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By October 05, 2015 , ,

Who says starting a blog is easy?! It’s certainly not too hard. But, maintaining a blog and keeping a steady stream of posts is the challenging bit. I’ve had the dreaded writer’s block all week and just couldn’t lift my spirits to write, despite having heaps of things (food-related or not) to share. On the kitchen front, I was feeling uninspired that resulted in homemade meals that were average at best.

However, following a lovely Saturday out in the sun at Cherry Hill Orchards and the Teselaar Tulip Festival, I was back to my old-self again. The beautiful spring colours inspired me to create a vibrant, flavoursome dish, and my choice was non-other than my all-time favourite Malaysian-style sour and spicy fish stew (Ikan Assam Pedas).

This dish is highly addictive for those who love all things sour and spicy. However, I must also warn you that this is a very pungent dish. If you have an aversion towards the smell of fish sauce or cooked shrimp paste (belachan), you may not enjoy it. But, if you’re a lover of Tom Yum or Thai-style dishes, this tamarind and lemongrass infused dish will be right up your alley.

Now, before we dive into the recipe, let’s get some glossaries out of the way. Ikan= fish; Assam = tamarind (which forms the sour part of this dish); Pedas = Spicy. The key that binds this dish together is the spice paste, which consists of garlic, ginger, dried chillies, shallot, lemon grass and cooked shrimp paste (belachan). The spices are blended using a mortar and pestle (or a food processor, because...technology) until combined.

The next key ingredient of this dish is tamarind. While the tamarind fruit looks like endamame beans IRL, the pulp is usually processed as a solidified 300g or 500g rectangular block, commonly found at your local Asian grocer. It’s not the most visually pleasing ingredient out there, but it tastes oh-so-good when combined with fiery hot chillies and spices. Anyway, cut up about a tablespoon worth of tamarind, soak the tamarind pulp in 1/3 cup of boiling hot water for 15 minutes. When the water is cool enough to touch, squeeze the tamarind pulp to extract the flavour into the water. You will be left with the tamarind seeds, which will be discarded.

This dish also calls for a few other things that I couldn’t get my hands on, such as Vietnamese mint (how ironic that I couldn’t find it in Springvale) and ginger flower. Seriously, some Asian herbs are to Australia what water and petroleum is to Mad Max. I substituted these with kaffir lime leaves instead, which still lends that tropical fragrance unique to South East Asian cuisine. A word of caution: don’t overdo the kaffir lime leaves, just one or two leaves is more than enough. I overdid them once and it turned the whole dish bitter.

Now that we’ve prepared our spices, let’s get on to the fish, which is the main feature of this dish. I am partial towards the Spanish Mackerel, but the red snapper and tilapia works well with the dish too – something relatively inexpensive. In fact, my mum would make this dish as a mean to finish up that week-old frozen fish that’s not fresh enough for fish congee. The pungent herbs and spices help to cover up the fishy taste. Of course, if you’re like Steve who pinches his nose in disgust at the first whiff of the slightest fishy smell, just use the absolute freshest fish you can get your hands on.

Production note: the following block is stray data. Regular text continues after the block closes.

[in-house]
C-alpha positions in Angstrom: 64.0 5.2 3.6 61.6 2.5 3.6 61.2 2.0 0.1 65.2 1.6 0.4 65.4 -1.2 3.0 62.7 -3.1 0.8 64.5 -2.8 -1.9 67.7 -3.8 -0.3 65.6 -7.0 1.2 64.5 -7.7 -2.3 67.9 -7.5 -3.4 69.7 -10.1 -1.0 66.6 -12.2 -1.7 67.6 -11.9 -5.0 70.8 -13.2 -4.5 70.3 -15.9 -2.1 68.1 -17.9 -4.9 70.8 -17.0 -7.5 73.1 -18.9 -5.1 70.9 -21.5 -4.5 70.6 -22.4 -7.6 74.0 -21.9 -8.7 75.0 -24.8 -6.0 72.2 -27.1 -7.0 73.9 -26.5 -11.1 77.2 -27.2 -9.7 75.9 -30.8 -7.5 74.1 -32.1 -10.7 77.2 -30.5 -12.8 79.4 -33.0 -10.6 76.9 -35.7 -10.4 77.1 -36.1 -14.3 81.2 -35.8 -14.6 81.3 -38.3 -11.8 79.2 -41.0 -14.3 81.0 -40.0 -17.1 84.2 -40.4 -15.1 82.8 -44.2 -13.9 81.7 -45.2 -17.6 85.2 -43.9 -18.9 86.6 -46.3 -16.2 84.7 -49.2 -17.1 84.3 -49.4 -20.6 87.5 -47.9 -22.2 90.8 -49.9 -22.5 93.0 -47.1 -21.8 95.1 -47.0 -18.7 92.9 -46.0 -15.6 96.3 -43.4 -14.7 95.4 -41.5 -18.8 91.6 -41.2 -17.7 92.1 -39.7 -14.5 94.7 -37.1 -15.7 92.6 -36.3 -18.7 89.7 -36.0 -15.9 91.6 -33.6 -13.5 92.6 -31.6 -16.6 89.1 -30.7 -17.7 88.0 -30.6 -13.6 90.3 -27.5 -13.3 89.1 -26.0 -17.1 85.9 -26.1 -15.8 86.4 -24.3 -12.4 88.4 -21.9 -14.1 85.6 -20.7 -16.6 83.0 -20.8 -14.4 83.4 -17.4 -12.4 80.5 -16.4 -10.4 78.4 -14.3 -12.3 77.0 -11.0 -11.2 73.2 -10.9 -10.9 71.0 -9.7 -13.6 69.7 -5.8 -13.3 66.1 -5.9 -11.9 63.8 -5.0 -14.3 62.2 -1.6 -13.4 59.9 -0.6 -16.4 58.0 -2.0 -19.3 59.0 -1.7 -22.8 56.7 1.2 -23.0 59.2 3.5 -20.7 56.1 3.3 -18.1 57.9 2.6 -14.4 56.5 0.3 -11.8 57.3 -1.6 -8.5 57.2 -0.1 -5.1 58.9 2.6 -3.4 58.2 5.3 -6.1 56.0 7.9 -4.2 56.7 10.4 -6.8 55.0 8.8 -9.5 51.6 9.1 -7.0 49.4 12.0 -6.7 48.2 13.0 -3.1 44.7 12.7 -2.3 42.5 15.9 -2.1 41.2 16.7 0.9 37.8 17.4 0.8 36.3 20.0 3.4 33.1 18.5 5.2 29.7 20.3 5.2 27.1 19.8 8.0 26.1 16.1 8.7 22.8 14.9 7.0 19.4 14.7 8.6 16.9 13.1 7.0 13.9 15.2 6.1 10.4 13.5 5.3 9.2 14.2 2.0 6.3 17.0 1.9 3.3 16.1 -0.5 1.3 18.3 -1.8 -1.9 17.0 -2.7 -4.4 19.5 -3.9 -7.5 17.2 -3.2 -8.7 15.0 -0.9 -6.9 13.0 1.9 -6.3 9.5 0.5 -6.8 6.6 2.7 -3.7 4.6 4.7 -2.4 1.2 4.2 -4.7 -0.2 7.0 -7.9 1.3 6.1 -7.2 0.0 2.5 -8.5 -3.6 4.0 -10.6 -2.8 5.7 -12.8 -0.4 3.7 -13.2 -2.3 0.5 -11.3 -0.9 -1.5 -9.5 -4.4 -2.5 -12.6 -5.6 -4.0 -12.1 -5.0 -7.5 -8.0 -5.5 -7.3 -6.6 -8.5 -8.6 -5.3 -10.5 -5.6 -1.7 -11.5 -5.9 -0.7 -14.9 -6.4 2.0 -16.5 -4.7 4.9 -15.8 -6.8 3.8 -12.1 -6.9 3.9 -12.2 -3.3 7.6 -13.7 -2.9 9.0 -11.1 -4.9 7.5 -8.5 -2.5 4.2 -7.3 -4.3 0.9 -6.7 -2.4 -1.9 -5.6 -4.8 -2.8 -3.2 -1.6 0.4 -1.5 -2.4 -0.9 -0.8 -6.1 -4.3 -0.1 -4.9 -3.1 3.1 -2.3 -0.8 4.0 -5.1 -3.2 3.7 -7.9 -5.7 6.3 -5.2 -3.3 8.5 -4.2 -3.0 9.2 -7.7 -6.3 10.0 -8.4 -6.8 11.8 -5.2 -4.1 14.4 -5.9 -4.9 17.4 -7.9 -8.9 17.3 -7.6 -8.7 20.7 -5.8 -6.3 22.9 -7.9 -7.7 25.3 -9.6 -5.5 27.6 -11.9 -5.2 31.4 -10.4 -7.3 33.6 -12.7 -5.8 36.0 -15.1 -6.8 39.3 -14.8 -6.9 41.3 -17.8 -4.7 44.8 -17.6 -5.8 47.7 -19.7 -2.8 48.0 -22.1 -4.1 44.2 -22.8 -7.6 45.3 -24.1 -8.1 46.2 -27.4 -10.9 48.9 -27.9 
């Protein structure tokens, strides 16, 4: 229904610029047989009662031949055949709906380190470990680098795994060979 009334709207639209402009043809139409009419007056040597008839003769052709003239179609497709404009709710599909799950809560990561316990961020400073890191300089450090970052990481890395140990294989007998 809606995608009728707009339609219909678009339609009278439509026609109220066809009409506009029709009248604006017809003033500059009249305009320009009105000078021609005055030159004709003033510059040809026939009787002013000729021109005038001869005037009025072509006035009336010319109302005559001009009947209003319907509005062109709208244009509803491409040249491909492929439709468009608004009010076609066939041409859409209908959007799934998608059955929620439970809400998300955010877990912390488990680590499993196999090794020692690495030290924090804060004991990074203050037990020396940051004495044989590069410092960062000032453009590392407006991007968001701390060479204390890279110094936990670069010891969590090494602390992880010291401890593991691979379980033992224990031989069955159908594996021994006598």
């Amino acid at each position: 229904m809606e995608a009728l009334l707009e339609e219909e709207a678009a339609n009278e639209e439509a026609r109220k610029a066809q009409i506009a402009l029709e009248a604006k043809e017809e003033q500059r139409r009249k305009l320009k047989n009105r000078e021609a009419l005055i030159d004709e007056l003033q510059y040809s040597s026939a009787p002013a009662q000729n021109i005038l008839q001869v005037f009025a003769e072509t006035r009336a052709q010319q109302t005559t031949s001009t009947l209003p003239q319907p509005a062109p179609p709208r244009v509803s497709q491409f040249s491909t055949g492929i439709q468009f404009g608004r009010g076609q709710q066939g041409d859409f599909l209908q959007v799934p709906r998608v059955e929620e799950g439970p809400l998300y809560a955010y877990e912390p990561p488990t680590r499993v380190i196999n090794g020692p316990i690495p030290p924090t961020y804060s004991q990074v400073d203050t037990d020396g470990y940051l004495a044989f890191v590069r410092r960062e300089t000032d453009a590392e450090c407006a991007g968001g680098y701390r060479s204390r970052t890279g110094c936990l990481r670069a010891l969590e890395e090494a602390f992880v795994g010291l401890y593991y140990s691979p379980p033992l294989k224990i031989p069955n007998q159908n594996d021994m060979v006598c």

Okra is usually used in this dish to provide a splash of colour among a sea of red. The vegetable absorbs the liquid from spice paste and tamarind juice, and the mucus helps to thicken the liquid. If you’re not a fan of okra, let me convert you green beans and baby corn works great in this dish too. But really, okra has a range of health benefits! Try some okra!

Now, back to the recipe, it is actually quite quick and easy to prepare, especially if you’re blending the spice paste with a food processor. In the cooking process, if you find the mixture too sour or too spicy for your taste, just add some sugar to taste. If it’s getting too “gluggy”, add some water. If it’s not sour enough, add more tamarind juice or lime juice. That’s why I love Asian cooking: Ingredient measurements are subjective, depending on your taste buds, which means less room for error, more room for creativity!

Serve this dish with a bowl of fragrant jasmine rice, and you have yourself a lovely dinner, because you deserve it.

Ikan Assam Pedas

1 white fish fillet (I used Spanish Mackerel), cut into 3 inch pieces
10 small okras
1 tomato (cut into wedges)
1 tsp turmeric power, or curry powder (optional)
4 kaffir lime leaves 
5 tbsps of cooking oil
1 tbsp of sugar
Salt to taste

Spice Paste
1 clove garlic
2 thin slices of ginger (julienned)
1 stalk of lemon grass (white part only)
4 shallots
8-10 dried chillies (depends how spicy you like)
1/2 tbsp of belacan (prawn paste)

Tamarind Juice
1 1/4 cup of water
1 tbsp Tamarind pulp


Pound the spice paste with mortar and pestle or grind them in a food processor. Set aside.

Soak the tamarind pulp in warm water for 15 minutes. Squeeze the tamarind pulp constantly to extract the flavor into the water. Drain the pulp and save the tamarind juice.

Heat oil and fry the spice paste for 2 minutes or until fragrant.

Add the tamarind juice, curry powder or turmeric powder and bring to boil.

Add the tomato wedges and okras and bring to boil.

Add the fish, salt and sugar.

Add the kaffir lime leaves.

Simmer on low heat for 5 minutes or until the fish is cooked.

Servve hot with a bowl of fragrant white jasmine rice. 

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